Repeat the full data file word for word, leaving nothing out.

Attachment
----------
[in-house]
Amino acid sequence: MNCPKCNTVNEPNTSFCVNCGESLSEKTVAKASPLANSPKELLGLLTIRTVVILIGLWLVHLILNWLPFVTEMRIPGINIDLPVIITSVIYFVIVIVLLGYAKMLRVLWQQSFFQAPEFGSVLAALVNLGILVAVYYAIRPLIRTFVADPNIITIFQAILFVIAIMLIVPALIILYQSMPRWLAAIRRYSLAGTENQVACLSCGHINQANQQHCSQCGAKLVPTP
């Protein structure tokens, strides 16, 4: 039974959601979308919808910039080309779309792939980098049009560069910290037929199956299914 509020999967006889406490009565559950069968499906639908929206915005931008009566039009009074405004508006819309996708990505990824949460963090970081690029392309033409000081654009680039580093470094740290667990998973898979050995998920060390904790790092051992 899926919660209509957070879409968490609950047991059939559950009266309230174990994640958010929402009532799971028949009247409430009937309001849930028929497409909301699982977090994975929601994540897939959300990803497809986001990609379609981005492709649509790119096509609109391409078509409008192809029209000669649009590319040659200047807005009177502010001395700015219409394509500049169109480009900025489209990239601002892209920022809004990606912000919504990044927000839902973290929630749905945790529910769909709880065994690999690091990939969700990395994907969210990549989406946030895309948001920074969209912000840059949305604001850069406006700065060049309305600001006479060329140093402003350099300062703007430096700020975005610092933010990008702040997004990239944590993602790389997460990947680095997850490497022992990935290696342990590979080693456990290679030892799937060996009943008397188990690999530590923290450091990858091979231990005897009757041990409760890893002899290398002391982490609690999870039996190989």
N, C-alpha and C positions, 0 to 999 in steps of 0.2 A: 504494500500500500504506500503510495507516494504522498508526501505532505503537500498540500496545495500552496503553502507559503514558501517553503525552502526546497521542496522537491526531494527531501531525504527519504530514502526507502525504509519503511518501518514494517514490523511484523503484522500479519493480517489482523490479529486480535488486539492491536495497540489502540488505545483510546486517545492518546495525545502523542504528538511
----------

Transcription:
[in-house]
Amino acid sequence: MNCPKCNTVNEPNTSFCVNCGESLSEKTVAKASPLANSPKELLGLLTIRTVVILIGLWLVHLILNWLPFVTEMRIPGINIDLPVIITSVIYFVIVIVLLGYAKMLRVLWQQSFFQAPEFGSVLAALVNLGILVAVYYAIRPLIRTFVADPNIITIFQAILFVIAIMLIVPALIILYQSMPRWLAAIRRYSLAGTENQVACLSCGHINQANQQHCSQCGAKLVPTP
């Protein structure tokens, strides 16, 4: 039974959601979308919808910039080309779309792939980098049009560069910290037929199956299914 509020999967006889406490009565559950069968499906639908929206915005931008009566039009009074405004508006819309996708990505990824949460963090970081690029392309033409000081654009680039580093470094740290667990998973898979050995998920060390904790790092051992 899926919660209509957070879409968490609950047991059939559950009266309230174990994640958010929402009532799971028949009247409430009937309001849930028929497409909301699982977090994975929601994540897939959300990803497809986001990609379609981005492709649509790119096509609109391409078509409008192809029209000669649009590319040659200047807005009177502010001395700015219409394509500049169109480009900025489209990239601002892209920022809004990606912000919504990044927000839902973290929630749905945790529910769909709880065994690999690091990939969700990395994907969210990549989406946030895309948001920074969209912000840059949305604001850069406006700065060049309305600001006479060329140093402003350099300062703007430096700020975005610092933010990008702040997004990239944590993602790389997460990947680095997850490497022992990935290696342990590979080693456990290679030892799937060996009943008397188990690999530590923290450091990858091979231990005897009757041990409760890893002899290398002391982490609690999870039996190989």
N, C-alpha and C positions, 0 to 999 in steps of 0.2 A: 504494500500500500504506500503510495507516494504522498508526501505532505503537500498540500496545495500552496503553502507559503514558501517553503525552502526546497521542496522537491526531494527531501531525504527519504530514502526507502525504509519503511518501518514494517514490523511484523503484522500479519493480517489482523490479529486480535488486539492491536495497540489502540488505545483510546486517545492518546495525545502523542504528538511